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Department to invest in maintenance of residential areas

Friday, 2 February 2018

The Department of Infrastructure is planning to invest in a number of residential areas as part of its focus on improving the places where we live.

Work will include the resurfacing of roads and pavements, the repair of kerbs, the replacement of old signage and the installation of new entrance features where required.

The Department has carried out inspections in towns and villages throughout the Island and drawn up a priority list of estates and residential roads it proposes to tackle over the next few years. This is based on the number of properties and the current condition and visual appearance of the infrastructure, with the worst areas and those with higher density housing being scored higher to help a greater number of people.

The work on housing estates will take place in addition to ongoing maintenance to secure the long-term integrity of the Island’s strategic highways, bridges, retaining walls, harbours and breakwaters.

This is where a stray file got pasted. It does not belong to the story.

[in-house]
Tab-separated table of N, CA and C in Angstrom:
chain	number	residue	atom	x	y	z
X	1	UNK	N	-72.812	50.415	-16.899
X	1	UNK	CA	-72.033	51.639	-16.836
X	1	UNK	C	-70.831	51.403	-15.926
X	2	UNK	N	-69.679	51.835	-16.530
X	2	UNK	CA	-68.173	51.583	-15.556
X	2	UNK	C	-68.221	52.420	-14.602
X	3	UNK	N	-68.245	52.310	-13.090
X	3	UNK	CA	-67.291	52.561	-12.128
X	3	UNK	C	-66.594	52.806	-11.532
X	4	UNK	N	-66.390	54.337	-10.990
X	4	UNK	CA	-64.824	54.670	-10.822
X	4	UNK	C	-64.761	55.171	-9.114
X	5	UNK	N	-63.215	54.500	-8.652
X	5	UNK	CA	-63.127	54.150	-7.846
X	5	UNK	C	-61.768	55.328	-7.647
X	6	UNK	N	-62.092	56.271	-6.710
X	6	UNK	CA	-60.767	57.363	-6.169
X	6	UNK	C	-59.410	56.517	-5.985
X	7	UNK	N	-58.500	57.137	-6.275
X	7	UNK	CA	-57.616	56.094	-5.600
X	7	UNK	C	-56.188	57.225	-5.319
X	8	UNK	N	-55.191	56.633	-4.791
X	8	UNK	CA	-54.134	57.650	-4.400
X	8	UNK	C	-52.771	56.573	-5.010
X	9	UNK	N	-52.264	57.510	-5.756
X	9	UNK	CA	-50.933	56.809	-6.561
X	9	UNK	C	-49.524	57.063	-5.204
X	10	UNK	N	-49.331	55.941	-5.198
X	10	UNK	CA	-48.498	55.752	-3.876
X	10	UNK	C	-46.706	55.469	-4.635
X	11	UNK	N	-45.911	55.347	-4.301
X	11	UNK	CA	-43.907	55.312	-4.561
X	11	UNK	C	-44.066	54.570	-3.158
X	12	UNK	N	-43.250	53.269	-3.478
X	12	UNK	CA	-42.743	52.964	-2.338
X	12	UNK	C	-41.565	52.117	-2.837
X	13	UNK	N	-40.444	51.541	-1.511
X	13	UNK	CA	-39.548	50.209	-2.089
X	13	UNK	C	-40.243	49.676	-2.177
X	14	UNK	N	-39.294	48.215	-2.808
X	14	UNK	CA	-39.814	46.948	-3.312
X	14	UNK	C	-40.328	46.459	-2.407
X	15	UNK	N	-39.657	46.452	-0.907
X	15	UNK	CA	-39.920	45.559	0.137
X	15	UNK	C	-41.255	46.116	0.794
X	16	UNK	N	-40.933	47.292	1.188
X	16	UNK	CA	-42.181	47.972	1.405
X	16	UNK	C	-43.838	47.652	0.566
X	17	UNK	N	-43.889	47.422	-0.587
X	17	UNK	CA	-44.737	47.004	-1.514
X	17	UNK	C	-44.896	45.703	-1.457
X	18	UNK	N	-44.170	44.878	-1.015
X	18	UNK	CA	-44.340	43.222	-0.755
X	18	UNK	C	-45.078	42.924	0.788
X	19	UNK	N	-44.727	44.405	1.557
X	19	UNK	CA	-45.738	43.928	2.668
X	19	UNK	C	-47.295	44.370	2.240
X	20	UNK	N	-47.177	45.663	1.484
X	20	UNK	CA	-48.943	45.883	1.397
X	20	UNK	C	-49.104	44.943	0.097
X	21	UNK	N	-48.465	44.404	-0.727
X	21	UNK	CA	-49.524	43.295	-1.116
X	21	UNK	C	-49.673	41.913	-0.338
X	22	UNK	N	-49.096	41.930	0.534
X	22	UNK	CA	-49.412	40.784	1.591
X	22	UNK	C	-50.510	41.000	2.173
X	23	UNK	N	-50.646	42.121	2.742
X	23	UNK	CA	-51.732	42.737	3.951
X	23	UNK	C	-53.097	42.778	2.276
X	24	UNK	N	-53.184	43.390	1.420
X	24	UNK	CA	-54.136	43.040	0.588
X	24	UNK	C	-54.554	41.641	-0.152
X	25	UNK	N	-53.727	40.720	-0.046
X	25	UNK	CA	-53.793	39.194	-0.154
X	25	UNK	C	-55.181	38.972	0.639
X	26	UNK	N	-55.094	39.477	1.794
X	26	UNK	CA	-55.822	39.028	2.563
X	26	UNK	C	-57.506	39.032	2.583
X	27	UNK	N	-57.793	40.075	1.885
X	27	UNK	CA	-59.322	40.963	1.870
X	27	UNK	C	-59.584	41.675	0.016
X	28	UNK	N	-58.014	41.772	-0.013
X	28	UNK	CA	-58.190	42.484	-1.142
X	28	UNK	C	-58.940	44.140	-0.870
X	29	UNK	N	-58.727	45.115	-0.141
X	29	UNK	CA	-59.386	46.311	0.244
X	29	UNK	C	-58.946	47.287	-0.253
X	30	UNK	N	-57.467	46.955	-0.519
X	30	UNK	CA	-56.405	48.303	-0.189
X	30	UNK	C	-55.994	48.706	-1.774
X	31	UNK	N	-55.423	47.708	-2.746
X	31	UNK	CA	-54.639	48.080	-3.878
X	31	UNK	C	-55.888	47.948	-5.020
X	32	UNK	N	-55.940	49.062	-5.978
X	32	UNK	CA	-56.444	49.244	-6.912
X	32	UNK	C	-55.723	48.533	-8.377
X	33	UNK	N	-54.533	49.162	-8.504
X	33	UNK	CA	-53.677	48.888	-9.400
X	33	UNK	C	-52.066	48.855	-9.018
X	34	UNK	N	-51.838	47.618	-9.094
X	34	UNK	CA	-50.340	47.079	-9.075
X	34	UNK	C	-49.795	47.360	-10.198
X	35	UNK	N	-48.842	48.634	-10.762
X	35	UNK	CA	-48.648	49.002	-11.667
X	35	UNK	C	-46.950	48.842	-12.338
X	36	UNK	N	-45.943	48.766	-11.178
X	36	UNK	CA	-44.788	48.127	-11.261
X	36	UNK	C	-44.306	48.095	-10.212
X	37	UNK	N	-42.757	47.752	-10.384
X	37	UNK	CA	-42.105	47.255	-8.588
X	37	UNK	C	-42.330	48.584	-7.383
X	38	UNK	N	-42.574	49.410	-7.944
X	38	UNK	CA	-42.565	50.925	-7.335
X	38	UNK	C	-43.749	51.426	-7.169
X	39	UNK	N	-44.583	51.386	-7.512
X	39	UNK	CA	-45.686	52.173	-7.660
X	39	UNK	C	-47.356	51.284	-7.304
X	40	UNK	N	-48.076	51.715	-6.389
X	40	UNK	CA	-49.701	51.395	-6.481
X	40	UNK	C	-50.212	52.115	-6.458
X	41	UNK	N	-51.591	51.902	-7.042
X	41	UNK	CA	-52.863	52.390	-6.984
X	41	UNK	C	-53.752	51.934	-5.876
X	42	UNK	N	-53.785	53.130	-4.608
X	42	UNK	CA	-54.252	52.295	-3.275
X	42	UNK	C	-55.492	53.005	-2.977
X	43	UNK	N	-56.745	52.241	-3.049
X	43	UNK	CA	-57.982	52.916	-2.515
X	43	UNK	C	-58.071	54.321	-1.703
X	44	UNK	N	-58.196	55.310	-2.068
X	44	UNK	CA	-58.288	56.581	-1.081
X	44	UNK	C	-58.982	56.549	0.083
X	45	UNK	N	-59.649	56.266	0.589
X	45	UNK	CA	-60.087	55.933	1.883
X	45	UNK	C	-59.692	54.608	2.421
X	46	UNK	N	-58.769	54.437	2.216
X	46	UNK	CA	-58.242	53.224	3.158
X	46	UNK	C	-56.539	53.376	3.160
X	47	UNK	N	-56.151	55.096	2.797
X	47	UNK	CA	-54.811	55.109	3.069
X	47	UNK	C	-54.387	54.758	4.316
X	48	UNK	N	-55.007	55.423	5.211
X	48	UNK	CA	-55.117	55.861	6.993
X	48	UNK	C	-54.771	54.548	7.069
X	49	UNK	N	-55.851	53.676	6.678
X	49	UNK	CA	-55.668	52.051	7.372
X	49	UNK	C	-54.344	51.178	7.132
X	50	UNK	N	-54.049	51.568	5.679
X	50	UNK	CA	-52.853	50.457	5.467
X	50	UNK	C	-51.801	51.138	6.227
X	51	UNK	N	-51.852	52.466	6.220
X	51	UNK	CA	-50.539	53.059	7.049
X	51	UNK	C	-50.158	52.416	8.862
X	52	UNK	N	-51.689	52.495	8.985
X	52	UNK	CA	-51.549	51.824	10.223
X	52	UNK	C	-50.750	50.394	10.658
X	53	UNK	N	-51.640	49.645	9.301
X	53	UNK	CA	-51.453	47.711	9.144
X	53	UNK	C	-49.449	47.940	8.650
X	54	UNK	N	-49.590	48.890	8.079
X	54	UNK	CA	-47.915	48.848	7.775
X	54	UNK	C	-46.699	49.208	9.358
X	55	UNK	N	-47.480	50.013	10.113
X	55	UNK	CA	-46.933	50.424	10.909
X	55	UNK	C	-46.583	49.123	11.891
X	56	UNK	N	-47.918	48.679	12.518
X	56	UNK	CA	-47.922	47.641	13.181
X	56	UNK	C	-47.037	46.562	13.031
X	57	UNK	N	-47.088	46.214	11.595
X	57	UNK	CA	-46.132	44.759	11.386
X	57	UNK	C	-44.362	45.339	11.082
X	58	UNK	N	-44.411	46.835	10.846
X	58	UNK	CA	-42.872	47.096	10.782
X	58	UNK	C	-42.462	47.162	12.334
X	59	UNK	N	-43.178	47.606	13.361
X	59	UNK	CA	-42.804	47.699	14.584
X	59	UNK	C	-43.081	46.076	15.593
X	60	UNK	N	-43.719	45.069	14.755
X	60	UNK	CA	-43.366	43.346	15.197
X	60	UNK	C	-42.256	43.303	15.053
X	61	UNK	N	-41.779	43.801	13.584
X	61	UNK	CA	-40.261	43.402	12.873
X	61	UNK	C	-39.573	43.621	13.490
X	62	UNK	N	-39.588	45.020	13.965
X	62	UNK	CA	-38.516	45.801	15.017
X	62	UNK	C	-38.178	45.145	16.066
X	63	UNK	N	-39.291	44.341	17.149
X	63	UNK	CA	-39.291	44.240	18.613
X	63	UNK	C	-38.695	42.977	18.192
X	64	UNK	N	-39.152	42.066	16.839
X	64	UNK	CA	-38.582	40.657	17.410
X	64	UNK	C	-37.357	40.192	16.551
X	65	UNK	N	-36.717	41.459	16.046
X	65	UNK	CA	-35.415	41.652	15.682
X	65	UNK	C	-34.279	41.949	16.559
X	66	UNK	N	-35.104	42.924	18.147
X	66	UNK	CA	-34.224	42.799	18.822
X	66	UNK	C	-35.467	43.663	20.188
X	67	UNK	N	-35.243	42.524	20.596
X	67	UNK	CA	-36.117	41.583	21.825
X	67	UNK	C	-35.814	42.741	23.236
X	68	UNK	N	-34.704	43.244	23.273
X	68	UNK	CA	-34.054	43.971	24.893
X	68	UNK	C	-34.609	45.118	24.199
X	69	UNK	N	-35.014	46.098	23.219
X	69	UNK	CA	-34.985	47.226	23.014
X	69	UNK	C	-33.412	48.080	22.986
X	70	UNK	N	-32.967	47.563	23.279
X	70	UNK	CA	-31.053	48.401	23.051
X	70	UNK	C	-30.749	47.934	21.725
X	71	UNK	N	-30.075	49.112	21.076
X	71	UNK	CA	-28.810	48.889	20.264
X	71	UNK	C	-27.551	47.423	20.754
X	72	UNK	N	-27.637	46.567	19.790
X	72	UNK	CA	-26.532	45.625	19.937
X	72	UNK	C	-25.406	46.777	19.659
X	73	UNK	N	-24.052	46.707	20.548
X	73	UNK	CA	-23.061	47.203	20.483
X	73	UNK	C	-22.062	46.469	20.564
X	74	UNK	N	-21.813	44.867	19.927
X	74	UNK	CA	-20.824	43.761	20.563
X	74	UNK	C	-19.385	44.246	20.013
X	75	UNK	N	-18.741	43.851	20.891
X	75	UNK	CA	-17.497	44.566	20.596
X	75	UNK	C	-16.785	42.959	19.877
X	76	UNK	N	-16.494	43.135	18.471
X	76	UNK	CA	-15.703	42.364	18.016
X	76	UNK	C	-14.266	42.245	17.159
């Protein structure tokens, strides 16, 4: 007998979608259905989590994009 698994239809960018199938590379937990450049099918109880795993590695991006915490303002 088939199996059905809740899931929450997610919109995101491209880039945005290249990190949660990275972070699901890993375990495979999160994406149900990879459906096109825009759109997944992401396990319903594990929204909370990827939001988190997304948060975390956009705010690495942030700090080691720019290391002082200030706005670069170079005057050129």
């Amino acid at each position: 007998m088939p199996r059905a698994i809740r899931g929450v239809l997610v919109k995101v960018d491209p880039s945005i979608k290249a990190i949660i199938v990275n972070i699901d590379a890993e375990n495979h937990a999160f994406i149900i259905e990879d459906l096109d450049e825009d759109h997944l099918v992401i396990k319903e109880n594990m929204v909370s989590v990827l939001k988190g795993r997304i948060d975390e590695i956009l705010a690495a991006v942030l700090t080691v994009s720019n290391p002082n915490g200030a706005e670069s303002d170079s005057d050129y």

The Department has been granted additional funding for residential projects, which will support efforts to promote the Isle of Man’s reputation as a special place to live and work. The intention is to focus resources on a small number of schemes each year across all areas of the Island, starting in May.

The Department will discuss its proposals with residents, local authorities and MHKs before the refurbishment work starts.

Infrastructure Minister Ray Harmer MHK said:

‘We are keen to revitalise the Island’s residential areas, which have been somewhat neglected over the years. A good quality infrastructure is important to the Island’s social and economic wellbeing and these projects will give our built environment a real lift.’

David Anderson MLC, DOI Member with responsibility for Highway Services, added:

‘Routine maintenance may not grab people’s attention in the same way as the big capital schemes, but it is absolutely essential. Investing in our existing infrastructure means we can avoid the need for more significant and costly work in the future.’

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